The free-rider benefit
You're probably familiar with the free-rider problem. That's what economists call a situation in which someone benefits from the entire community paying for something without contributing themselves. It becomes a problem when others feel like suckers and then similarly drop out.
Cheating on your taxes is a classic example. You get to ride on the roads and benefit from the civilization that others are paying for. One non-participant won't crash the system, but if it spreads…
Not vaccinating your kids is a similarly selfish act. In an affluent community, a few free-riders probably don't cause much damage because if most kids are vaccinated, the disease won't spread. But, as we've seen in the battle to eradicate polio, when more than a few people don't contribute (in this case, by being vaccinated), we all lose.
Media, though, feels different. In Grand Central there are tall metal cages at the exit from each rail car, designed to collect already read newspapers. It's actually against the law to remove a paper (if you could, the sides are too high) and read it.
I'm sure someone at a newspaper fought hard for this, figuring that everyone should buy their very own paper. The thing is, newspapers don't make much profit on the sale of the paper, they make money selling eyeballs to advertisers. If more and more people read each copy of the paper, the audience would go up, ad rates could rise and they'd actually come out ahead in the long run.
Or consider Wikipedia. Almost everyone who uses Wikipedia (hundreds of millions of people) fails to contribute cash to run it, and they also fail to edit or contribute to the content of the site. At first, this feels wrong. Here's the thing: one more reader costs Wikipedia virtually nothing, and the people who are donating and the people who are editing are doing it precisely because a lot of people read it. If the only people who read it were the people who were contributing, people would stop contributing.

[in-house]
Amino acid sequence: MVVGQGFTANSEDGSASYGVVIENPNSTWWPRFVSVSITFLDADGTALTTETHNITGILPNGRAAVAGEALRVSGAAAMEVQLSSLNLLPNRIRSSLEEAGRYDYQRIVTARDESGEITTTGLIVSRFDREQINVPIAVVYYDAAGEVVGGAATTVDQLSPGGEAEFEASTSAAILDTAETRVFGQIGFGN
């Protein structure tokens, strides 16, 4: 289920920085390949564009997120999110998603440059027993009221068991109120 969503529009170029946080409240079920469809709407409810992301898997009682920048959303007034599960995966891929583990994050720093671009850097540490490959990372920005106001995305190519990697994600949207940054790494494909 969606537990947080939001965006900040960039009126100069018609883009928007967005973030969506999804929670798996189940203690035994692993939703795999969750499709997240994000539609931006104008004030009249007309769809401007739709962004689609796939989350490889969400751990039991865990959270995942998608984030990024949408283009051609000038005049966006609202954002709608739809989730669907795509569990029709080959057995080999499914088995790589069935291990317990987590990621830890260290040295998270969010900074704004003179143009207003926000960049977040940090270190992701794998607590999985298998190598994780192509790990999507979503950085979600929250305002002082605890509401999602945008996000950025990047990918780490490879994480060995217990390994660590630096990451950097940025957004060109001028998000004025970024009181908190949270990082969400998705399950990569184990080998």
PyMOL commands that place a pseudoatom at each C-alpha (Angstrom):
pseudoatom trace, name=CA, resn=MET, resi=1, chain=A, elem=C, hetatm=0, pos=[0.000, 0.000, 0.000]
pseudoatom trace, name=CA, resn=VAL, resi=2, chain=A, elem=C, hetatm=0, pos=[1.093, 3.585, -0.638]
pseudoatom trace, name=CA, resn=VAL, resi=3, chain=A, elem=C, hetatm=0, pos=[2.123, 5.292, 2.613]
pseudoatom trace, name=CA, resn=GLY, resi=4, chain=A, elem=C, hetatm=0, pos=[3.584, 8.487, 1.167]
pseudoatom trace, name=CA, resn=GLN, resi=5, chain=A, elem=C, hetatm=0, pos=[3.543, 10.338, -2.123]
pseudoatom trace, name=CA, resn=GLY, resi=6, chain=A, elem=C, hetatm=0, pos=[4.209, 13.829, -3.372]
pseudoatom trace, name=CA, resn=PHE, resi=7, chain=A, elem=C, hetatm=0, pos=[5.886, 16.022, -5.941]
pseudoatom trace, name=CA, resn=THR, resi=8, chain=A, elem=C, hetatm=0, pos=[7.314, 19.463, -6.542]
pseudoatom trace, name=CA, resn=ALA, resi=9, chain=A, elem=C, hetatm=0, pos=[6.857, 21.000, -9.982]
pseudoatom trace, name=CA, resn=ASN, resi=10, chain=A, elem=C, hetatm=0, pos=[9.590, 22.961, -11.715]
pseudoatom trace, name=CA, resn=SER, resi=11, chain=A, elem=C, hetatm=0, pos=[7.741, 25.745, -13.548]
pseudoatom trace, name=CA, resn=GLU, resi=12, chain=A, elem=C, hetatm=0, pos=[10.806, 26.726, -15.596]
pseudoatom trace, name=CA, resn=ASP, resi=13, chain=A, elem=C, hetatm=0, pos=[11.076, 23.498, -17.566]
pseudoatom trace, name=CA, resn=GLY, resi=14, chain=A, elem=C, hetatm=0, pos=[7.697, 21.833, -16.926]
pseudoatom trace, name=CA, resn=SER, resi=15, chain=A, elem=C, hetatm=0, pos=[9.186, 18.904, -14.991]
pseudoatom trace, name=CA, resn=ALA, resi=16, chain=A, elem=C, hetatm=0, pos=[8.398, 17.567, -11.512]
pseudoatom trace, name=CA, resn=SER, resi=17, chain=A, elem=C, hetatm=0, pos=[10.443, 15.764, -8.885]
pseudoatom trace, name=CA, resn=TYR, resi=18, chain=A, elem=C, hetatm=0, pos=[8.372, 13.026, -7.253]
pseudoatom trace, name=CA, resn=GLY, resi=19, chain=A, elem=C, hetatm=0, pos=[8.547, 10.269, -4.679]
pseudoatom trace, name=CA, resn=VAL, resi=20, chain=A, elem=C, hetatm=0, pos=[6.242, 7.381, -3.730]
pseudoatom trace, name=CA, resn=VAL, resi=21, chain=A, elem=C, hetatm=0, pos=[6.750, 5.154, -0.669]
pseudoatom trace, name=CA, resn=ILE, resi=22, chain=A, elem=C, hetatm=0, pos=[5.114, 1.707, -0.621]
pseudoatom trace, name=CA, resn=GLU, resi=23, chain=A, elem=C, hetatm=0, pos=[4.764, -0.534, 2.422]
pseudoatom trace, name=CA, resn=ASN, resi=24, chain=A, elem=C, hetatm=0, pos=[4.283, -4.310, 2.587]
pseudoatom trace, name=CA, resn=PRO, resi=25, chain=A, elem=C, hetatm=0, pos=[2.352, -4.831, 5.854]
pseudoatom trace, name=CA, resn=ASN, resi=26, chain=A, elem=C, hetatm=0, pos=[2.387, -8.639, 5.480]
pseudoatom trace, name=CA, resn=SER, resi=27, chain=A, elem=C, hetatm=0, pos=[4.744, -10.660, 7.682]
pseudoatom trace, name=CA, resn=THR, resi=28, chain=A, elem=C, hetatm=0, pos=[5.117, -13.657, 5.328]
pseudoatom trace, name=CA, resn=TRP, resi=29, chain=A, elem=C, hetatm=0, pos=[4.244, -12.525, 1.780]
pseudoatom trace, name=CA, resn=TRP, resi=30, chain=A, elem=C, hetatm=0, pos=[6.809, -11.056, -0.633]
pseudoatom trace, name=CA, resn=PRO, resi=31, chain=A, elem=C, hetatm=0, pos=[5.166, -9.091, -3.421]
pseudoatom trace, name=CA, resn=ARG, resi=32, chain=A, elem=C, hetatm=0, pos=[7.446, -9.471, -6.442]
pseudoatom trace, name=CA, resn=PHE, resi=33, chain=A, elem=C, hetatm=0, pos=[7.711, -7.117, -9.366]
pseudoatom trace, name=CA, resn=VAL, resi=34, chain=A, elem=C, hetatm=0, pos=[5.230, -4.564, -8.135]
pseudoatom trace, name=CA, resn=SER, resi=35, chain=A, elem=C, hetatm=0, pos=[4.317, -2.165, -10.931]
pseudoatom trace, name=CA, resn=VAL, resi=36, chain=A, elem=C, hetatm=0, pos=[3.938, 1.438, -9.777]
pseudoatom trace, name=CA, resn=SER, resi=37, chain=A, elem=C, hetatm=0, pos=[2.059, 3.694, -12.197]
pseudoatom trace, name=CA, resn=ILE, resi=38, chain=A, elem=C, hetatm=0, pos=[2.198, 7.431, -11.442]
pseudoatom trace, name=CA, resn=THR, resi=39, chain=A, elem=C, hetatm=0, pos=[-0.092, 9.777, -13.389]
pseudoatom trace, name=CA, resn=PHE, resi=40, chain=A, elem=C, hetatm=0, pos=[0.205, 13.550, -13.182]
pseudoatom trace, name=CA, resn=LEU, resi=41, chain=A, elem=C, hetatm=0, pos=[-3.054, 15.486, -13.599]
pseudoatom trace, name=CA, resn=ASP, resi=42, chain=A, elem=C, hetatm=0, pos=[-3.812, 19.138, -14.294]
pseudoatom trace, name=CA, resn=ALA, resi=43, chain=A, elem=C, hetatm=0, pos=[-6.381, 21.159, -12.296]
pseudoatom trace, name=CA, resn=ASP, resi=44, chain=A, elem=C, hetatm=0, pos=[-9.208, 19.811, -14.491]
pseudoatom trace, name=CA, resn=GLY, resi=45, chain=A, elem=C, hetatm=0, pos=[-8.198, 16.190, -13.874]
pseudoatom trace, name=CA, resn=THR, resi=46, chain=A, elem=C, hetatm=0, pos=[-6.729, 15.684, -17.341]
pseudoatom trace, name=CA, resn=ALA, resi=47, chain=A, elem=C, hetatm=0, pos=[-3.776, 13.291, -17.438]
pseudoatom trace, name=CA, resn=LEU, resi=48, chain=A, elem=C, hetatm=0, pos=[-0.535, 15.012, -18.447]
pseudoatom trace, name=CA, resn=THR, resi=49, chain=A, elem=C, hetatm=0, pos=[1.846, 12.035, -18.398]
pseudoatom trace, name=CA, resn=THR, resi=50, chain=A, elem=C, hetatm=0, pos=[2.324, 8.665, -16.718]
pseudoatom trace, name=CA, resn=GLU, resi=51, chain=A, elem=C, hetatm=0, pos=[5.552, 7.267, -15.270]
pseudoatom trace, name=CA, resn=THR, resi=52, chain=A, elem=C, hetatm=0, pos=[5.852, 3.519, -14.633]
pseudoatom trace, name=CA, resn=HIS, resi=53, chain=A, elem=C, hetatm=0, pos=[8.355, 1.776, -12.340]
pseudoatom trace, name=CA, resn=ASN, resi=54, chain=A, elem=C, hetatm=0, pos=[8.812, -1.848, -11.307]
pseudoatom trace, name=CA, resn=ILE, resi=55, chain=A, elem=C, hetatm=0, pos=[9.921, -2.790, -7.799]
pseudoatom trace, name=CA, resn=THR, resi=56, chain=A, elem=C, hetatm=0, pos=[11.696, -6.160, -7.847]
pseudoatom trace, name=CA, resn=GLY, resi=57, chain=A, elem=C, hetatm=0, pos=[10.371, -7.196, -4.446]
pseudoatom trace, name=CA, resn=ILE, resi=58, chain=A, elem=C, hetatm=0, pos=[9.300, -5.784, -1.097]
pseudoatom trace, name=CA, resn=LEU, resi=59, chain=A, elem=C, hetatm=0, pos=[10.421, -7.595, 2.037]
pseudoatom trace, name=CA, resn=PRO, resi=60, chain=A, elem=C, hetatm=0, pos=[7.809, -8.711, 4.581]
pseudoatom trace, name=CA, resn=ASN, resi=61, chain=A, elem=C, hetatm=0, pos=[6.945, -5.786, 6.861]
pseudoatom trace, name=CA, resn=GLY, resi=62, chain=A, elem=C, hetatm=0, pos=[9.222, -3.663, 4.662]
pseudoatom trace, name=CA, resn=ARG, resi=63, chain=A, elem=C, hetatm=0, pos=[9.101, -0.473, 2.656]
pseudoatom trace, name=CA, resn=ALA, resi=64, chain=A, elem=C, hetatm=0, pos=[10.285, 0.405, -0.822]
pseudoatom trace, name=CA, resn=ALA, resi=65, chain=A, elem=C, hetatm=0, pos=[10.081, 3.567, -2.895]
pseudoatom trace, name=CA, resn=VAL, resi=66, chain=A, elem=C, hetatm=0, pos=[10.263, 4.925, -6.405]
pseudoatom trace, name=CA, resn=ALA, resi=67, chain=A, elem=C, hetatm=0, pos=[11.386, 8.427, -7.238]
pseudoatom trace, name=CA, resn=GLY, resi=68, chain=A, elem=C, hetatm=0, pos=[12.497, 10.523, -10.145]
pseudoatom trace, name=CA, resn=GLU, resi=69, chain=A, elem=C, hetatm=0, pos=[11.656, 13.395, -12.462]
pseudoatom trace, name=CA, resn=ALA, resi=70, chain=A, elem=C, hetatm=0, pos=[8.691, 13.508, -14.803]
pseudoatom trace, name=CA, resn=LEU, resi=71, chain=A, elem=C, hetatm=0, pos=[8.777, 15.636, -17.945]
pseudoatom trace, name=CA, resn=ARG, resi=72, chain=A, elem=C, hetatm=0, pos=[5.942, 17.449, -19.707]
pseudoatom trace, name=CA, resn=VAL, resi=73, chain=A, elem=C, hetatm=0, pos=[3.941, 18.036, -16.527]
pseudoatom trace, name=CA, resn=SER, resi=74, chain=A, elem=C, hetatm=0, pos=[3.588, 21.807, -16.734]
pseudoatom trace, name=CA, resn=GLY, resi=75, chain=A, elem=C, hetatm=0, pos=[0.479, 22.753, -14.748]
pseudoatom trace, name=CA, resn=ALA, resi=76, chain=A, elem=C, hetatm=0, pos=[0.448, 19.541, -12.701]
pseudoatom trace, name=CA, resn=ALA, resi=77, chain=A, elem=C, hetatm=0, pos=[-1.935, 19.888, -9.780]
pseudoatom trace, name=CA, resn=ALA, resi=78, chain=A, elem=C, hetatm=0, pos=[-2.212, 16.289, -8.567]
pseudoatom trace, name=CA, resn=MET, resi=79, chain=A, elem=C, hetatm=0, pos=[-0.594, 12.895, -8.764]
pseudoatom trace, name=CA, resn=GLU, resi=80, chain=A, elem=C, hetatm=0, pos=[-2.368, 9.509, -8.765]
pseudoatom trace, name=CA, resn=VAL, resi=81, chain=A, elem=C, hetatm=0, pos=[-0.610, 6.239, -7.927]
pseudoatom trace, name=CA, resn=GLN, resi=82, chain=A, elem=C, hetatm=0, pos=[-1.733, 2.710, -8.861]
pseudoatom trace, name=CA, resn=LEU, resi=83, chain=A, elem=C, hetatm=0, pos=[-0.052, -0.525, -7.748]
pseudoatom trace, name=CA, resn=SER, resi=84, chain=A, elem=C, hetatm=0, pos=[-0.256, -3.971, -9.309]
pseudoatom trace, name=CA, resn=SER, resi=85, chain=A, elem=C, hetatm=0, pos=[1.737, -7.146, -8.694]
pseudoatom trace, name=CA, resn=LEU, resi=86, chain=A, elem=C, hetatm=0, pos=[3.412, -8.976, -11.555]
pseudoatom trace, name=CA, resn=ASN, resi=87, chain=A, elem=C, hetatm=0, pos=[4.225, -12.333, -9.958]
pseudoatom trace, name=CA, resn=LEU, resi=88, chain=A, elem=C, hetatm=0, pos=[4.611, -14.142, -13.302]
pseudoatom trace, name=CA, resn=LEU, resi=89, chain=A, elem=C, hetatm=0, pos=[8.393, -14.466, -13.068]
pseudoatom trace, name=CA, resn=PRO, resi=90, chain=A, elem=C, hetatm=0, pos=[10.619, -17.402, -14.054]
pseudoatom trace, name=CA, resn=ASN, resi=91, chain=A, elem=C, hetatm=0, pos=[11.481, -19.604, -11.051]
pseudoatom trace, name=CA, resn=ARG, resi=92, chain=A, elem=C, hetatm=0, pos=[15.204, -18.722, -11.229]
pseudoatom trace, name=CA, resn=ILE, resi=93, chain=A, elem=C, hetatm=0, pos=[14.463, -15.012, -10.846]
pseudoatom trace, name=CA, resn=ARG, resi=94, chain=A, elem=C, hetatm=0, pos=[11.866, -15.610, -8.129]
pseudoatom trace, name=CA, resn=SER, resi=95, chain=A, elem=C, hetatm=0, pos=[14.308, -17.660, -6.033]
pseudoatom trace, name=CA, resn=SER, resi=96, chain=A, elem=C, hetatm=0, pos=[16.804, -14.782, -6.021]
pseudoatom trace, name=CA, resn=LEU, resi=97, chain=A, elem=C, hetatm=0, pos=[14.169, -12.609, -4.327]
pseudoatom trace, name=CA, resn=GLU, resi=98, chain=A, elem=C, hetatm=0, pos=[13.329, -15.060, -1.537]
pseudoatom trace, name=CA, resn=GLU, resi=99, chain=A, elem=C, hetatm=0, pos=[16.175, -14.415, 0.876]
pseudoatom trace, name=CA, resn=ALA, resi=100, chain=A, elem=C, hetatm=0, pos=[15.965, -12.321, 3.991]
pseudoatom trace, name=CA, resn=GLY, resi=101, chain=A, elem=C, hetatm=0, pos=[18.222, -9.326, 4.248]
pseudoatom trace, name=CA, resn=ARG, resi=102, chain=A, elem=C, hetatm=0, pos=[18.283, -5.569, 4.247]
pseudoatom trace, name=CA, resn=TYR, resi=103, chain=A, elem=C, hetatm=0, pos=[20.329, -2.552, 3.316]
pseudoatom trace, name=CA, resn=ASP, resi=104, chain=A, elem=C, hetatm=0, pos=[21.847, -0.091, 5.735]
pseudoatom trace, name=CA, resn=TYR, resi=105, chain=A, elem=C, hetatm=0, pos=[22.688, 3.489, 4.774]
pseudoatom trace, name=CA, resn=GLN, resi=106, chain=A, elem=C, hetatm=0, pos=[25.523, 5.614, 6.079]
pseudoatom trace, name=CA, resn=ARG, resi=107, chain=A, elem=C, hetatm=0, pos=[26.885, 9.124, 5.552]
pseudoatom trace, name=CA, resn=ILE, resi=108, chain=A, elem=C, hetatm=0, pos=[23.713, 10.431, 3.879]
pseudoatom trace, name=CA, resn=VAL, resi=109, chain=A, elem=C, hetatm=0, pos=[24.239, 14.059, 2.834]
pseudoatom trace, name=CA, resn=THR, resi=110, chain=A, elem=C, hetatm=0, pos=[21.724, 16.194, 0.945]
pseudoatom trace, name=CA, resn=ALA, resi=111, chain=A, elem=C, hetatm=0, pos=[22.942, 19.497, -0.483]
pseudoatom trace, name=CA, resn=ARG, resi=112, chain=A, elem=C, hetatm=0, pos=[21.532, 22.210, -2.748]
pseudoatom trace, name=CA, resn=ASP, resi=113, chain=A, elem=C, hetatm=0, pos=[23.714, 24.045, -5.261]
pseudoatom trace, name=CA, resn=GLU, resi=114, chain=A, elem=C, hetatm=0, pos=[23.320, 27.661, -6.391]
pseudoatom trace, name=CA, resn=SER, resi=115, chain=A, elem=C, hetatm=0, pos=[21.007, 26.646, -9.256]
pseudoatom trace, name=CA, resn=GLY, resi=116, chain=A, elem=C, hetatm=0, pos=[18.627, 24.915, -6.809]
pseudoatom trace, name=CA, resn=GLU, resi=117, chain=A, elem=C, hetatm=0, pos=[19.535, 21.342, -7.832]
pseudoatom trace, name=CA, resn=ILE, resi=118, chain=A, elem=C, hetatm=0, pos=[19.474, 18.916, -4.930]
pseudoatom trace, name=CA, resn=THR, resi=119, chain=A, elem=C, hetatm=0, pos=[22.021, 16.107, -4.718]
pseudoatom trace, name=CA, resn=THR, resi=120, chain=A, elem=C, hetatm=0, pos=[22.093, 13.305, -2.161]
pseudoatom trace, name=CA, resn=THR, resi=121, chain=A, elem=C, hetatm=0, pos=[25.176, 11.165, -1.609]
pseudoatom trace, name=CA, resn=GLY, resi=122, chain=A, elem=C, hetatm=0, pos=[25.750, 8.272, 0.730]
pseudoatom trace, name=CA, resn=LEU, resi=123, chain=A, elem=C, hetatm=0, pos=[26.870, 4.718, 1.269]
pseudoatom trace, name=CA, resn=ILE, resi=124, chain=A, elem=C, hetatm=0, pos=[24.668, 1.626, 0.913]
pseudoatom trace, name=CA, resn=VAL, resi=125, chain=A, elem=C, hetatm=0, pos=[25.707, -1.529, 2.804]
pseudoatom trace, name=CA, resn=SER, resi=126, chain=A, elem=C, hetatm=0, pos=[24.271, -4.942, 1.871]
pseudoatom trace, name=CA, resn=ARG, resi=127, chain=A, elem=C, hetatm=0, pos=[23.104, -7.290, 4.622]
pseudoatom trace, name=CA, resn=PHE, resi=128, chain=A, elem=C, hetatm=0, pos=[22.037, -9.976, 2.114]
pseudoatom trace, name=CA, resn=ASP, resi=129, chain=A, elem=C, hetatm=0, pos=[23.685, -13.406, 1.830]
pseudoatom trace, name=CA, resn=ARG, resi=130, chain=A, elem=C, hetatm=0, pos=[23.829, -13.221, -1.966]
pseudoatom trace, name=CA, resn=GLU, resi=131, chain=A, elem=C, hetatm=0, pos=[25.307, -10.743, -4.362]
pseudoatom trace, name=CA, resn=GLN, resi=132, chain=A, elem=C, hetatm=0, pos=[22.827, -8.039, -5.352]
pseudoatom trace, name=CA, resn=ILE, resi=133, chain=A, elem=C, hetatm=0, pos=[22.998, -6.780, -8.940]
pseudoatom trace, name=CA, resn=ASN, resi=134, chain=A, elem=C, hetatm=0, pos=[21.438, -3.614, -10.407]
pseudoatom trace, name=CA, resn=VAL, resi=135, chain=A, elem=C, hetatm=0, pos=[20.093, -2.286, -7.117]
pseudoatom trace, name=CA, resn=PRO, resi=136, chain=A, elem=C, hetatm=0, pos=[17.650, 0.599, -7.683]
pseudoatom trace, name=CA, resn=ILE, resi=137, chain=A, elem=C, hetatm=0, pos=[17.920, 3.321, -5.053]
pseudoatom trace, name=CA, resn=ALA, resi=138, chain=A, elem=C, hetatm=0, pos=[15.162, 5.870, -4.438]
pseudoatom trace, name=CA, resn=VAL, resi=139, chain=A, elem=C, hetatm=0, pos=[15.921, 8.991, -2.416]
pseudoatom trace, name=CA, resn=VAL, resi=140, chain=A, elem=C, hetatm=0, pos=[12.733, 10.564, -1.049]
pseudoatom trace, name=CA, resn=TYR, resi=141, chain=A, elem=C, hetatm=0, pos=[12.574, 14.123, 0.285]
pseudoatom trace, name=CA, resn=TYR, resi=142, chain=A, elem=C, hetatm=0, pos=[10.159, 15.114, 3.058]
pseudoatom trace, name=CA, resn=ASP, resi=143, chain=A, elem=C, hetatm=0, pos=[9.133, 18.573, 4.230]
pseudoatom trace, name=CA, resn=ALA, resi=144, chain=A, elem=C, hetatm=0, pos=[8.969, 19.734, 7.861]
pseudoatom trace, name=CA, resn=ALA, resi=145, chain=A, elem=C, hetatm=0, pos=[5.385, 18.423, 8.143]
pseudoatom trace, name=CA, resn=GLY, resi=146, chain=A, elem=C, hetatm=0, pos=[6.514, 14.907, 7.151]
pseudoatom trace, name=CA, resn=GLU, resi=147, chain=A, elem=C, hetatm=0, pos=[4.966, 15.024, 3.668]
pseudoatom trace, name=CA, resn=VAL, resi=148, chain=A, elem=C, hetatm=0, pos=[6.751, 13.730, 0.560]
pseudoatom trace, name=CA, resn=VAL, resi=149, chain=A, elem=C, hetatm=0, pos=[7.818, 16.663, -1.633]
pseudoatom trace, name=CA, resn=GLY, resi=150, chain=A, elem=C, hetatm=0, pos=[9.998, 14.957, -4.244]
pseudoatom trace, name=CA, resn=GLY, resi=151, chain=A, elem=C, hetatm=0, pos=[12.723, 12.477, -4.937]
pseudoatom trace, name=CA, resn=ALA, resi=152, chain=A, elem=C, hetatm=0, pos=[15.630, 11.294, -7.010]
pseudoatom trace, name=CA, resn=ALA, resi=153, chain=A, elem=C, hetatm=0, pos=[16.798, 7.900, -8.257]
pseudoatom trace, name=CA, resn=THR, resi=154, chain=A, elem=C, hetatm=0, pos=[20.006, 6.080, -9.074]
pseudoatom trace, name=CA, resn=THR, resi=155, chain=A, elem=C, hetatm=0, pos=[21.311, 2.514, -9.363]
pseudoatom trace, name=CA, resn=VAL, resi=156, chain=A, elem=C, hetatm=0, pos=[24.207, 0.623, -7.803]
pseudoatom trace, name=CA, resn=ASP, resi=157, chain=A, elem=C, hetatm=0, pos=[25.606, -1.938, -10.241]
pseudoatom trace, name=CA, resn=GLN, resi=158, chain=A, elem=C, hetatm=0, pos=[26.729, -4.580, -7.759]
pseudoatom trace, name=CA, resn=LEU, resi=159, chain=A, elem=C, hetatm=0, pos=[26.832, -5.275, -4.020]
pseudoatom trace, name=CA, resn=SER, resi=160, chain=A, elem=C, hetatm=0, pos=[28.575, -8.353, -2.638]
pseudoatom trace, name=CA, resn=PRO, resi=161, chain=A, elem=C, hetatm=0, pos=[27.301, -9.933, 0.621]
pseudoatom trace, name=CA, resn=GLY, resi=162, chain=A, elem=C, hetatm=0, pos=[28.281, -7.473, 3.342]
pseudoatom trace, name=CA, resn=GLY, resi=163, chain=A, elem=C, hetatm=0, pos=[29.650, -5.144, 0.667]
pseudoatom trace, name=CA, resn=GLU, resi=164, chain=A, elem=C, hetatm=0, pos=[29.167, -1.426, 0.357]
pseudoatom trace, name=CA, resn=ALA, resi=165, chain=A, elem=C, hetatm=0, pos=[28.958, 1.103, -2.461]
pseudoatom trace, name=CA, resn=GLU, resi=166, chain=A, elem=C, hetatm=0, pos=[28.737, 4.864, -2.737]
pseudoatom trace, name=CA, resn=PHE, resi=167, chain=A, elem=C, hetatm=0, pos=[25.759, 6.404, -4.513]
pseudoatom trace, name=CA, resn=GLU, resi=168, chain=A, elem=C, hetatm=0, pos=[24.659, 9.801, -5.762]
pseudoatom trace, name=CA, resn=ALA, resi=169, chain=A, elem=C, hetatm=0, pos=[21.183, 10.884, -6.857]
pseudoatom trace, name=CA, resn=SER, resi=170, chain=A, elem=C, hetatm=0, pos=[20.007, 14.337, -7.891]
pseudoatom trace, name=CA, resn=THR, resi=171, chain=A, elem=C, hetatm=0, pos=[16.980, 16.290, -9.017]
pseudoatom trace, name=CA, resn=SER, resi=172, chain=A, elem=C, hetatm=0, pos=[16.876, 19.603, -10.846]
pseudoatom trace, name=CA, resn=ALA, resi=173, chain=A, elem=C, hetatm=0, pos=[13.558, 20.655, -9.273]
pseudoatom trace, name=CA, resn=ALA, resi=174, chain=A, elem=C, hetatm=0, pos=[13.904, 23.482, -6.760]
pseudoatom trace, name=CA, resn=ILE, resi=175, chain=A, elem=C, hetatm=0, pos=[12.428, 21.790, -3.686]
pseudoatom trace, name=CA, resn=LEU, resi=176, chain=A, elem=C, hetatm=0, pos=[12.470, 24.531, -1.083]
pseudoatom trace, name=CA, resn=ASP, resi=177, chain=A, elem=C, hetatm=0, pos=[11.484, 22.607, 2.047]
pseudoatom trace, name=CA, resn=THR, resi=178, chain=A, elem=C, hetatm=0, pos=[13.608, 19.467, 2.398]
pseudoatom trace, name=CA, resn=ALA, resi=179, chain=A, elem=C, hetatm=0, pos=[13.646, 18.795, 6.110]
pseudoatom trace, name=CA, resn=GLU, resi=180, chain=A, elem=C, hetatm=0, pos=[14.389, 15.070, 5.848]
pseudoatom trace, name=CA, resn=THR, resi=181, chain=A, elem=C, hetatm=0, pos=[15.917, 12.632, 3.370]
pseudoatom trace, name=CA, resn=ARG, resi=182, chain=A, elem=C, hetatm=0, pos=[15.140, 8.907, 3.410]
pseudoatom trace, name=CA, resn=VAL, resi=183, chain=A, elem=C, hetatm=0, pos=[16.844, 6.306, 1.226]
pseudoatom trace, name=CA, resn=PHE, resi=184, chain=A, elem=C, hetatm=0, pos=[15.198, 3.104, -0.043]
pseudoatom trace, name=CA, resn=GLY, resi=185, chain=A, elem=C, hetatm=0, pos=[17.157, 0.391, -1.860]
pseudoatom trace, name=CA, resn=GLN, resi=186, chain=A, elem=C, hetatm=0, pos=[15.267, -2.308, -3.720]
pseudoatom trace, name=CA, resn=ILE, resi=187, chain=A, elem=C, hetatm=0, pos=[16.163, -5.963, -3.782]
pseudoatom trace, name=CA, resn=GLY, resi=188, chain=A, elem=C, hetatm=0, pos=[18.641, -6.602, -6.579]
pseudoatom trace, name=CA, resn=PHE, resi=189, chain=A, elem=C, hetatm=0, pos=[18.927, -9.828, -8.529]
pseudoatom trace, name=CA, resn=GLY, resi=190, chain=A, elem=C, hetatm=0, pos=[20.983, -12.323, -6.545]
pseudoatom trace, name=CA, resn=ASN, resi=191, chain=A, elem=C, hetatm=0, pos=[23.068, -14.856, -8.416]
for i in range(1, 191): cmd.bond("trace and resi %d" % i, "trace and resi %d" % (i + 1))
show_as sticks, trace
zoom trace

This blog is read mostly by people who have not bought my books. That's generally okay with me because I don't write the blog to sell books, but it's also okay because it turns out that the fact that lots of people read the blog makes my ideas and books more attractive to those that do buy them. Readers know that a better understanding of my ideas might just help them be part of a larger conversation, so the investment and time and money seems a lot less risky.
Or consider the art museum that prohibits photography, ostensibly to keep unpaid guests from seeing what's inside. The thing is, for many people it's more fun to visit a museum filled with famous images, isn't it?
Take a second to reconsider the funnel mindset. A marketer who thinks about the funnel realizes that she needs 100 people in at the top to get ten in the middle to end up with just one paid customer at the bottom. A leaky funnel is a real problem, because it costs a lot of money to keep putting people in at the top. But what if instead of a funnel, we imagine a two-part market? One part is actively participating, supporting and partaking, all because the second part is busy free riding.
There are edge cases everywhere that make the free-rider benefit seem a lot less beneficial. Wholesale piracy, deliberate theft of services–many organizations and business models can't thrive in a world of anonymous taking. On the other hand, once you can get your head (and your heart) around the idea that ideas that spread, win, there are significant opportunities in a digital world where it's easier than ever to help people go for a free ride.